Alexander: Well, there is a rather hopeful view in Britain that the Brexit negotiations would be conducted with some very wise German businesspeople. The reality is that Brexit will be negotiated with twenty-seven governments and parliaments across Europe, so there will be politics on both sides of the English Channel, and, rightly as you recognize, a fear of the rise of populism and a fear of the contagion effect of Brexit will weigh heavily on the minds of the European Union negotiators. That will impact and affect the terms of any temporary agreement, but it will undoubtedly impact and affect the terms of the final agreement as well.
Gate: There are arguments that assert the biggest battlefield for British negotiators is actually going to be in the World Trade Organization and not in the Brexit negotiation itself, mainly because of the number of factors that need to be satisfied. Do you agree with that assessment?
Alexander: Well, in order for Britain to reestablish itself as a full sovereign member of the WTO, we'll be required to deposit our commitments with the WTO and secure the unanimous support of every country in the WTO. So you can construct scenarios whereby potentially Russia, or even a country like Argentina, could object to Britain's full membership in the WTO. As a citizen of the United Kingdom I hope that that doesn’t happen, but that remains a possibility. So there are some potential barriers in the way to Britain negotiating within the WTO for new trade agreements with others. But it's important also to recognize that there is a sequence here. Britain is only able to reestablish itself as a full member of the WTO when it leaves the common tariff area of the European Union, and that means that, effectively, the Article 50 negotiations will be concluded before the WTO becomes the platform on which Britain agrees to trading relationships with the rest of the world.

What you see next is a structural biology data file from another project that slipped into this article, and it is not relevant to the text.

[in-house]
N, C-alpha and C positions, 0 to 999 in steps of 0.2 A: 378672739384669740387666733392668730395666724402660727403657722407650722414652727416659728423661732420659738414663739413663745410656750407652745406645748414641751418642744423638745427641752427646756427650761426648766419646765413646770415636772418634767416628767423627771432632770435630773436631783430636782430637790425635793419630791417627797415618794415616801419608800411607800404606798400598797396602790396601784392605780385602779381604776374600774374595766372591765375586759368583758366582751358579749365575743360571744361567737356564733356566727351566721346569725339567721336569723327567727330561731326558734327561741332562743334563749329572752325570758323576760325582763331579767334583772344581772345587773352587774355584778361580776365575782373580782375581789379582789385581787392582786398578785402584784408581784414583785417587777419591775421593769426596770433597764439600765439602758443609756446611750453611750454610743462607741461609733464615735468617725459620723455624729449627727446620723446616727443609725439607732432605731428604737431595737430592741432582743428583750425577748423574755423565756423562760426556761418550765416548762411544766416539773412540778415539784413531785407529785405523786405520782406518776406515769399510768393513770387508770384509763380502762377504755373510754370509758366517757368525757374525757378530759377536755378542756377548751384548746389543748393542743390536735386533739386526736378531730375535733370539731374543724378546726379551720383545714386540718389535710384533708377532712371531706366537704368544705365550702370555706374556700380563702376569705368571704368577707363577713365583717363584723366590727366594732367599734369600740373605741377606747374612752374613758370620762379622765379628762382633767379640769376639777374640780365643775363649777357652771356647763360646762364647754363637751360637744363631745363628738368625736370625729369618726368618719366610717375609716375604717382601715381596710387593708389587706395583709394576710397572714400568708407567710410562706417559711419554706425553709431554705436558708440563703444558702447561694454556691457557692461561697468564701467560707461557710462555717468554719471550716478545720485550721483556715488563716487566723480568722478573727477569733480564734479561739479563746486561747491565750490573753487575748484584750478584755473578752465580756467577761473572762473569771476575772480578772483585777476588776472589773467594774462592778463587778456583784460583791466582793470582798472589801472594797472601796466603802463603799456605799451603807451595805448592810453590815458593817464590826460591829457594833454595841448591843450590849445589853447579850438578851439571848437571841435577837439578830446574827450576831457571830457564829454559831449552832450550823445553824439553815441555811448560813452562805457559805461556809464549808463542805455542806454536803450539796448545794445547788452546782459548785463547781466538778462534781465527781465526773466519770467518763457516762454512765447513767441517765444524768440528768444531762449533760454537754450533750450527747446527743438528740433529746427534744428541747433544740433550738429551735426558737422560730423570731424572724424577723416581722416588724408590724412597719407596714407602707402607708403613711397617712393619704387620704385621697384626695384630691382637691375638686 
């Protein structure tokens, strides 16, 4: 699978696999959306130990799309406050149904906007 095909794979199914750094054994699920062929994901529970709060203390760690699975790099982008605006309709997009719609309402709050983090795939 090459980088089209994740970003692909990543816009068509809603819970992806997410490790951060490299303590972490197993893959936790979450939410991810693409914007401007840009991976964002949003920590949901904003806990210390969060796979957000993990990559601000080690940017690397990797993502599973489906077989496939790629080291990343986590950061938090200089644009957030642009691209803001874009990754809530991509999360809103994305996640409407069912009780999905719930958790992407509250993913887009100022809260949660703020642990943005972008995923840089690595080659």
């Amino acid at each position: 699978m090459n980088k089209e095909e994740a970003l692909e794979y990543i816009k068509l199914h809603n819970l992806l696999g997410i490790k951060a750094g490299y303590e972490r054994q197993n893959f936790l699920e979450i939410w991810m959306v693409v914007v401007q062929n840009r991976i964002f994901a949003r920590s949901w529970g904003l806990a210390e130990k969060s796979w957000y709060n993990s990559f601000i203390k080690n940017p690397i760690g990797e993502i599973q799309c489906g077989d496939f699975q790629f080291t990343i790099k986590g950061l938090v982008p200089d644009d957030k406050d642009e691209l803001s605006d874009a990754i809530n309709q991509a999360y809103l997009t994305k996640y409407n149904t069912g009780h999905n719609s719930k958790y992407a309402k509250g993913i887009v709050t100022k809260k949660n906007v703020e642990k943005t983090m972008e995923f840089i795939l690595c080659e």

Gate: With all of these developments in Theresa May's handling of Brexit and of course the referendum vote itself, how would you evaluate what Labour's strategy should be going forward and its prospects electorally?
Alexander: Well, Keir Starmer has just taken over responsibility for speaking on Brexit within the Labour Party and seems to be doing a pretty effective job in holding the government to account. But Brexit is only one issue that is confronting the Labour Party and the Conservative Party at the moment. The opinion polls are not kind to Labour right now, and that's why I think it is important in the coming months that Labour sets out a clear, convincing, and compelling agenda to the people of the United Kingdom to challenge a Conservative Party that, at the moment, feels relatively confident that it can win the next general election and govern Britain for the next decade.
Gate: If you were to unilaterally write that agenda, what would you assign top priority? What is Labour's strongest point going forward?
Alexander: Well, having been involved in writing manifestos in the past, it's never a unilateral effort—it's always a collective endeavor. But I think for the Labour Party, a commitment to combining policies for economic growth and social justice would need to be at the heart of that manifesto.
This interview has been edited for content and clarity.